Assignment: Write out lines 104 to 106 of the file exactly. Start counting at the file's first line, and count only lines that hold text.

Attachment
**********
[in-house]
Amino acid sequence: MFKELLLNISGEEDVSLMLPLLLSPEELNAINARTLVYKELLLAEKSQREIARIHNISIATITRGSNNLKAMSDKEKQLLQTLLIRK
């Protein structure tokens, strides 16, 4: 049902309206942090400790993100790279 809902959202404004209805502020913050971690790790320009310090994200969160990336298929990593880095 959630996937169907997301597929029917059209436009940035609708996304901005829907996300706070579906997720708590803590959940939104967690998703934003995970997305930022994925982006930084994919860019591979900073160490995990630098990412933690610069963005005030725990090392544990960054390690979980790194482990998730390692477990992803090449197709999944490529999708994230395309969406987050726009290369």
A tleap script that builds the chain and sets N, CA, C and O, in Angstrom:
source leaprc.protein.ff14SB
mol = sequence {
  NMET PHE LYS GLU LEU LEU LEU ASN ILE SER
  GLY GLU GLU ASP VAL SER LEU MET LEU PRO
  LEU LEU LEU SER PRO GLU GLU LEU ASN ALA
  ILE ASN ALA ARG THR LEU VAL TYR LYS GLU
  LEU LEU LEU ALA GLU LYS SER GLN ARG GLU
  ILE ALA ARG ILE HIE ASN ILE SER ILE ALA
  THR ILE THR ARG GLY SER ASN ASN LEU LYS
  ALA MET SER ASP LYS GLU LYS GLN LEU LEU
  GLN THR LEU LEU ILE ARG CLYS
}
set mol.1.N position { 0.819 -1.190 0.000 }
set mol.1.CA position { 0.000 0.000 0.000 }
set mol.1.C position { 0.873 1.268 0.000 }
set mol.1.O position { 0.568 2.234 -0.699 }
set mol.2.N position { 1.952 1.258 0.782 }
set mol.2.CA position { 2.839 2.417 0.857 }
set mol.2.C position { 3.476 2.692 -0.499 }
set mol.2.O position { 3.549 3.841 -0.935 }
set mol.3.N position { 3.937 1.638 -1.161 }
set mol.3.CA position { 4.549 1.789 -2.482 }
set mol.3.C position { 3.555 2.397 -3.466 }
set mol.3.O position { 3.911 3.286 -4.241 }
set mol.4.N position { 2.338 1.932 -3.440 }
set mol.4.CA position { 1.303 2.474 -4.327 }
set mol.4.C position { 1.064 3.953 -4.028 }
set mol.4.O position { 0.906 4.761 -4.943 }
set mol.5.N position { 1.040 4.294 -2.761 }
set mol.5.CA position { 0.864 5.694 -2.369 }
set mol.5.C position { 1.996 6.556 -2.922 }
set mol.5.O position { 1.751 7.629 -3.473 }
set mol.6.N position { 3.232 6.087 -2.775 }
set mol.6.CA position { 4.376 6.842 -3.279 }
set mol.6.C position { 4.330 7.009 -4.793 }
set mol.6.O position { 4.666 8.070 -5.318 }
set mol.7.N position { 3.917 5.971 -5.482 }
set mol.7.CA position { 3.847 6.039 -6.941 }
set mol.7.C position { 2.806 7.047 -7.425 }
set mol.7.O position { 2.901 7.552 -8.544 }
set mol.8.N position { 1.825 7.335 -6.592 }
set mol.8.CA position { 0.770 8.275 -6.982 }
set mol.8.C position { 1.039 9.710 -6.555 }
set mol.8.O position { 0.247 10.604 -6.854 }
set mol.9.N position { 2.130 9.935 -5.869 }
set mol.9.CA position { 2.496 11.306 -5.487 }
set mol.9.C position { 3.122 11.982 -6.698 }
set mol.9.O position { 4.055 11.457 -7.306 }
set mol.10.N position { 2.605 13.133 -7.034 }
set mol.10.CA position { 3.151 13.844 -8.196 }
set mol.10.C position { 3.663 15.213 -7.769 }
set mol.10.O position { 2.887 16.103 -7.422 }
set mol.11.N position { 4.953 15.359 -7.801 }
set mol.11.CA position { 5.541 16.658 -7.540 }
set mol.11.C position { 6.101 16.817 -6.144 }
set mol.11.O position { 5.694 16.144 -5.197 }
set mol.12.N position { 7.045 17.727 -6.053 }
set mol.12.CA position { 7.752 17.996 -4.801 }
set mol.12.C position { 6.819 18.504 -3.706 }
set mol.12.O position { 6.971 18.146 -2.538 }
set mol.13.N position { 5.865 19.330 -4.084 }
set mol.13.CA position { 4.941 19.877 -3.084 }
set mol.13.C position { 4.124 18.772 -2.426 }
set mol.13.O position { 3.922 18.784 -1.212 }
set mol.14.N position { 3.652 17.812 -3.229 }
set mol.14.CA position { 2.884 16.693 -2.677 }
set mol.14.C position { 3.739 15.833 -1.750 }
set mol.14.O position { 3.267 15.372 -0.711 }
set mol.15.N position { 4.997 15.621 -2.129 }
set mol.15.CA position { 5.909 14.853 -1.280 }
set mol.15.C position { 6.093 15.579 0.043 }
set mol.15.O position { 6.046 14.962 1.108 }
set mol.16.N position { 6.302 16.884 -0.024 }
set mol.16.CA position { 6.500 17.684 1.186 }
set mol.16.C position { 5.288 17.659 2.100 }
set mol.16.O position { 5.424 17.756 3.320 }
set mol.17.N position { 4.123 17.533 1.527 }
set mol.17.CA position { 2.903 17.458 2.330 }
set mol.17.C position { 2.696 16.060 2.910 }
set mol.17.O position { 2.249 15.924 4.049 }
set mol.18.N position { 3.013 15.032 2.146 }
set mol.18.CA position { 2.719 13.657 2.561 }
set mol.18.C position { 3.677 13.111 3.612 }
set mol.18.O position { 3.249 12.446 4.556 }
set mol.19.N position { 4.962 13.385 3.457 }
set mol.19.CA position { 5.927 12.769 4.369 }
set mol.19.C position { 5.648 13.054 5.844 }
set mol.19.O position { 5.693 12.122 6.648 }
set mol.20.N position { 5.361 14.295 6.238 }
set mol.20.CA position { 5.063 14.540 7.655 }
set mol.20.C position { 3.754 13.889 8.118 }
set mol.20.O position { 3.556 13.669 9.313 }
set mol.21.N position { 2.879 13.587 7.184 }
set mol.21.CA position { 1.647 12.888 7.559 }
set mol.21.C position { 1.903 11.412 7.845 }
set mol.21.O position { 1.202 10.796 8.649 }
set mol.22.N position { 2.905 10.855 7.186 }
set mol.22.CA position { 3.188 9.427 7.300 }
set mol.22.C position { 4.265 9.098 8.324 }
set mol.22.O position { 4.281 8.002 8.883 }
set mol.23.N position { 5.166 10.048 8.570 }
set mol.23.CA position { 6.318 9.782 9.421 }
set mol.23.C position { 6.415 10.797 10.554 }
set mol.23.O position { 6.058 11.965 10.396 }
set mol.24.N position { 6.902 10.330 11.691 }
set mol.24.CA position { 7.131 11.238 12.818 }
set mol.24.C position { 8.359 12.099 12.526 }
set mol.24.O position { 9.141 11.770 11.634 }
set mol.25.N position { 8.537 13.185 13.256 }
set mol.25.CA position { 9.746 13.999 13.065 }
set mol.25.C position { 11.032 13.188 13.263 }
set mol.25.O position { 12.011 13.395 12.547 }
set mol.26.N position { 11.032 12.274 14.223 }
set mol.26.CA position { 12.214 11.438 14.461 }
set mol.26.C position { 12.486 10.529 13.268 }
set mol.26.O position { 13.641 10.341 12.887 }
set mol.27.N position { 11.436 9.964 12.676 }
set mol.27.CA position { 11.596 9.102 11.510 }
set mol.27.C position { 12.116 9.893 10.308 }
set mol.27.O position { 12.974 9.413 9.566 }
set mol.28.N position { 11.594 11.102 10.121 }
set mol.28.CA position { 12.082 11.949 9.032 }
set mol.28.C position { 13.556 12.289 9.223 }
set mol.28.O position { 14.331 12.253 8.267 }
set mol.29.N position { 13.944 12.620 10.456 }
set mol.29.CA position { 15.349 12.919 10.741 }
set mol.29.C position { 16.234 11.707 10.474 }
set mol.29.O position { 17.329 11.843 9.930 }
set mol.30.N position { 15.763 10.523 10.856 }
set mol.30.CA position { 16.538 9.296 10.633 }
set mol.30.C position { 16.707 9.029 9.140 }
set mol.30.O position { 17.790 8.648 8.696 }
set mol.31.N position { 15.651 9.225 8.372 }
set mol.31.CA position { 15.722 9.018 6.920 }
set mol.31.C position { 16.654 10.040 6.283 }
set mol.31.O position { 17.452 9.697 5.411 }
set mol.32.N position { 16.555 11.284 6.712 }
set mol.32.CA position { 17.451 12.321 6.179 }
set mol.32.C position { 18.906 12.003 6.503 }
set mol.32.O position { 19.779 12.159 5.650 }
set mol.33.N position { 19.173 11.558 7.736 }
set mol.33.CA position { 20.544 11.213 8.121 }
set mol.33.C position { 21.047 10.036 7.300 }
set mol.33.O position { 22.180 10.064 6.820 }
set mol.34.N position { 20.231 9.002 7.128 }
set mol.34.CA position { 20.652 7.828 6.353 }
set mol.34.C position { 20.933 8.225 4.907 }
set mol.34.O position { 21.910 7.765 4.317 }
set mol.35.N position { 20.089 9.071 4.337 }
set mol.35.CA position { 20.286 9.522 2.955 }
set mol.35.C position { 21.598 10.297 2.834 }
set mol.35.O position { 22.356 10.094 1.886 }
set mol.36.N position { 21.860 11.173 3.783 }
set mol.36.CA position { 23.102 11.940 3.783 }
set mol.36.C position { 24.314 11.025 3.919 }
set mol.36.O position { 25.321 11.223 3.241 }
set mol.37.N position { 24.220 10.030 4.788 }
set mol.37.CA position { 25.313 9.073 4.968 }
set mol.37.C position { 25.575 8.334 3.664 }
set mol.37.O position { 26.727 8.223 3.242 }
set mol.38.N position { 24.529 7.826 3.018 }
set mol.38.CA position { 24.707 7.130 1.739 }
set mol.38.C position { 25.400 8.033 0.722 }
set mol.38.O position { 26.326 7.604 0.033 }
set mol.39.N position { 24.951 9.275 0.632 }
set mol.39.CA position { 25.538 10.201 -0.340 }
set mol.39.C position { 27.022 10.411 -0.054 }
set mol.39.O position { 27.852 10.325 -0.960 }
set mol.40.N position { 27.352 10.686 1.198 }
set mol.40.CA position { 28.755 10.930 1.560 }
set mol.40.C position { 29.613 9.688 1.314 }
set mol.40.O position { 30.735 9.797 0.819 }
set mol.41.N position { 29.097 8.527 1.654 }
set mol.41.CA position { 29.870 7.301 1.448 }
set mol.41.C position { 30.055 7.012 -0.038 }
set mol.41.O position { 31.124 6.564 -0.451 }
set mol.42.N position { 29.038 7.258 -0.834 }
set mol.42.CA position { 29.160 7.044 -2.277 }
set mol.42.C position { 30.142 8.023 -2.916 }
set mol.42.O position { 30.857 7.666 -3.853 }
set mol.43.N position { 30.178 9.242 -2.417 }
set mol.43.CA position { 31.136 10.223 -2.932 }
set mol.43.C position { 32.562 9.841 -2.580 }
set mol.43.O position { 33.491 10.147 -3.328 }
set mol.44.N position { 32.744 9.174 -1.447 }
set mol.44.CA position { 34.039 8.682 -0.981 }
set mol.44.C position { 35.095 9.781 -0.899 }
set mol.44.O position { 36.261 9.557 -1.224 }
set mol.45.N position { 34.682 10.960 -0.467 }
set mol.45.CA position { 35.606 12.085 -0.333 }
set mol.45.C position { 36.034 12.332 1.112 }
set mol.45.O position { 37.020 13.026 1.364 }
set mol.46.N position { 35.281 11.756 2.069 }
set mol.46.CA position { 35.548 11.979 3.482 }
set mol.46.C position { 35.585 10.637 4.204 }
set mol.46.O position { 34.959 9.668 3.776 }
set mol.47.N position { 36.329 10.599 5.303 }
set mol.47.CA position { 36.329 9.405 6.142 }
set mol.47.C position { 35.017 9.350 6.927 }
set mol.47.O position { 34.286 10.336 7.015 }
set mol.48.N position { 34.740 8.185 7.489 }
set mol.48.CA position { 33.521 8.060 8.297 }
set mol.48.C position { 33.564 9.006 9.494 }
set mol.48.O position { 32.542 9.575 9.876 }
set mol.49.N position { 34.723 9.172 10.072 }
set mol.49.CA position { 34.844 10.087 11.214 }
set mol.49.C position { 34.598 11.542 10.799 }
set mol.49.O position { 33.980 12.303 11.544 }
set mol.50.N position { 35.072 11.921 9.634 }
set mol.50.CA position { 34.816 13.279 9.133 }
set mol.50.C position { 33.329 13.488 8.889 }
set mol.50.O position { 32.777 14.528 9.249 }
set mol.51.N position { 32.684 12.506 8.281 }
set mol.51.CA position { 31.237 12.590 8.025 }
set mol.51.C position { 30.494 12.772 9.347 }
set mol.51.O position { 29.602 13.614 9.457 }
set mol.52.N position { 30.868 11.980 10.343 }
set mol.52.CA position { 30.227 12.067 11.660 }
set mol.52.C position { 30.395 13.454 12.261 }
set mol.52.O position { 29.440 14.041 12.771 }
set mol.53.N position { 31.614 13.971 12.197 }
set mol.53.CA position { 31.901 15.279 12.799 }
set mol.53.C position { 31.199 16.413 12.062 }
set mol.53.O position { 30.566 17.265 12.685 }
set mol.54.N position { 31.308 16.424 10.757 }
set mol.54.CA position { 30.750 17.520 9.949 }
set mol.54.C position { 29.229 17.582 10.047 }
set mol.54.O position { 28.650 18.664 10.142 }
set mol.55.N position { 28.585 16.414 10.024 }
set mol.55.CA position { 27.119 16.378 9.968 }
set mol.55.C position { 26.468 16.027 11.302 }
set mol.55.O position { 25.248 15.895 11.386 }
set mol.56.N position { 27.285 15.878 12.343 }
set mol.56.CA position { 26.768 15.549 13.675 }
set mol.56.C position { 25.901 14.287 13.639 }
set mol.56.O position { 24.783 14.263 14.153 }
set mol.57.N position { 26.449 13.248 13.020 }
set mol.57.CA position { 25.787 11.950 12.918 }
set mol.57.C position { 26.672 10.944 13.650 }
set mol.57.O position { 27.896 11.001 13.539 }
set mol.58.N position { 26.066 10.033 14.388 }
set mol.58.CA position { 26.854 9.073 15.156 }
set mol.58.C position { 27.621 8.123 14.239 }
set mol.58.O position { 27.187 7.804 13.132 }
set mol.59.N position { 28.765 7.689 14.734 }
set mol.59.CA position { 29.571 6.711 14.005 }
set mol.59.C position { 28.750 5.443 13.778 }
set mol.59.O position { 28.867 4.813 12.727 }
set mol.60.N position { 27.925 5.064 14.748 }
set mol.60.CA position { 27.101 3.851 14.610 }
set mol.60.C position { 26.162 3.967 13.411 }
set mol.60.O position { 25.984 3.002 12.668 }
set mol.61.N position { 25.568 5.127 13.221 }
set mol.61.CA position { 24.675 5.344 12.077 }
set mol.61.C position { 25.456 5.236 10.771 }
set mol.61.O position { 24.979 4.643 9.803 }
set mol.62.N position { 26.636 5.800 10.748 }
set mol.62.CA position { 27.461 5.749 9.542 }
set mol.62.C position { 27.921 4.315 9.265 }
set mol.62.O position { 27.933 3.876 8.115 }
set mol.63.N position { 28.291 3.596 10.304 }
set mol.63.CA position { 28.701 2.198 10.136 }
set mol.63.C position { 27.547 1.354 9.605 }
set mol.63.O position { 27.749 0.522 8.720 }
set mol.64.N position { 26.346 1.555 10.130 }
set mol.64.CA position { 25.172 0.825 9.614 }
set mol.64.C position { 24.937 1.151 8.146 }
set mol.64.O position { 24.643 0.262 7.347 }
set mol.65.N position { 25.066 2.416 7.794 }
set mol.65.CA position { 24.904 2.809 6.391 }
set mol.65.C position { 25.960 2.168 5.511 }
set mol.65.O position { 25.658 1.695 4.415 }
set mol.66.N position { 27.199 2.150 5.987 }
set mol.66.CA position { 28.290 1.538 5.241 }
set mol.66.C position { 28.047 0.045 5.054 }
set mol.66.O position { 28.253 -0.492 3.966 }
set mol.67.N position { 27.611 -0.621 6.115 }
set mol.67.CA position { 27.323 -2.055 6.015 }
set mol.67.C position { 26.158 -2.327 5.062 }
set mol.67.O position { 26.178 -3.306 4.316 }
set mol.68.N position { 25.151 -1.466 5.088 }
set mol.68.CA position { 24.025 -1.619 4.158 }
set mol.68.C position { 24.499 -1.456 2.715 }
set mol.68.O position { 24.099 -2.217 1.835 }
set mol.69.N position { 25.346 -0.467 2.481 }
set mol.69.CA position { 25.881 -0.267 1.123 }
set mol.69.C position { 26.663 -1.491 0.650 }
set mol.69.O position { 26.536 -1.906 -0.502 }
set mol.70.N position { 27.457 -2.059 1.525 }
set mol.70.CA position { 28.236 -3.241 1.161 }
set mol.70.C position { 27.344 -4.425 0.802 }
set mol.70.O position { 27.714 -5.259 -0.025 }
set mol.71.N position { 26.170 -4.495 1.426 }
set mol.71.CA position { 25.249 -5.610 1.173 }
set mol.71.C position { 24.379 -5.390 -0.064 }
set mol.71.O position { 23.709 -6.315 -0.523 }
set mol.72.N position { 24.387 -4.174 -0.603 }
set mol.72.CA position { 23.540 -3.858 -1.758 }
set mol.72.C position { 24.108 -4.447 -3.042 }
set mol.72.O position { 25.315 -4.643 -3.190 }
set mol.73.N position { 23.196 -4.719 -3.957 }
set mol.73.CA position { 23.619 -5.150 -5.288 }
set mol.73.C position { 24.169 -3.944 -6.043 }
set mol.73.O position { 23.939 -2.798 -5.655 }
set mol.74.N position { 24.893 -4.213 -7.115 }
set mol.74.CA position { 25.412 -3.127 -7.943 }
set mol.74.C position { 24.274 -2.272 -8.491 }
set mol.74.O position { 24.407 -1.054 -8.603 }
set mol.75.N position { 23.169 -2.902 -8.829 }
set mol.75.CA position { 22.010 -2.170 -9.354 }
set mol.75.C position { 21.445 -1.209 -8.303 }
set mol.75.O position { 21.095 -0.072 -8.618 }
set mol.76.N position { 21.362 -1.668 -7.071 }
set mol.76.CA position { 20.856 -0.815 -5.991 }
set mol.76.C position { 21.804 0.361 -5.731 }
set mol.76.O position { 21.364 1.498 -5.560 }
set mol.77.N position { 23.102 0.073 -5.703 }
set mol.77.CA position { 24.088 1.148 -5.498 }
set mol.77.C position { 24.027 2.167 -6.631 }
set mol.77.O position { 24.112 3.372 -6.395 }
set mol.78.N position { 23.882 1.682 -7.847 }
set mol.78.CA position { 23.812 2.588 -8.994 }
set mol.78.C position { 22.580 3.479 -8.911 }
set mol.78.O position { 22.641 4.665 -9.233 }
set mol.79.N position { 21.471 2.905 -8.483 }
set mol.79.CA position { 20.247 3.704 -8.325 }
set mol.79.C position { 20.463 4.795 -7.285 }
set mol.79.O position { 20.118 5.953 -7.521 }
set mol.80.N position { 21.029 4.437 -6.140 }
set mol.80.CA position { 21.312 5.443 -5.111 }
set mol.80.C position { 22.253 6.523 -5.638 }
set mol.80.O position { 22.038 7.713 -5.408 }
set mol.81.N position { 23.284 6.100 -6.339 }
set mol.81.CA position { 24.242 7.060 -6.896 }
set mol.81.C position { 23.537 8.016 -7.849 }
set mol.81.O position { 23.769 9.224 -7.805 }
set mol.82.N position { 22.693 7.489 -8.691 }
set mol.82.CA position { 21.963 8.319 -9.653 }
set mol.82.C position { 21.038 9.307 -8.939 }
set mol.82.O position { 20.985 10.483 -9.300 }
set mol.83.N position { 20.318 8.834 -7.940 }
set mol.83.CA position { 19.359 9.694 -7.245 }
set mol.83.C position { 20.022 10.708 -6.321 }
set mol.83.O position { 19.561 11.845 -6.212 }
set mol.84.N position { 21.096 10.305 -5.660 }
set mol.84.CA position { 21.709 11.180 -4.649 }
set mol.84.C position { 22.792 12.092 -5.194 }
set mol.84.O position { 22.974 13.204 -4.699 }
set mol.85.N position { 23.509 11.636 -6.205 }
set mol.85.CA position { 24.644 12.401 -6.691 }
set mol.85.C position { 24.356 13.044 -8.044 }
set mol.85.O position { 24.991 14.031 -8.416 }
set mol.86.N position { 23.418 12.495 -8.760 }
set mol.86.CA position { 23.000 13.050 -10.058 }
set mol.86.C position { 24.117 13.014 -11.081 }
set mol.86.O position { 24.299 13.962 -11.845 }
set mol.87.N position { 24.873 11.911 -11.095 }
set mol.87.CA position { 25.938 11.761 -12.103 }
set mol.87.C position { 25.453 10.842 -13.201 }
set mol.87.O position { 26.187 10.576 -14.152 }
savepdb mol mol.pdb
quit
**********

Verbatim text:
set mol.22.O position { 4.281 8.002 8.883 }
set mol.23.N position { 5.166 10.048 8.570 }
set mol.23.CA position { 6.318 9.782 9.421 }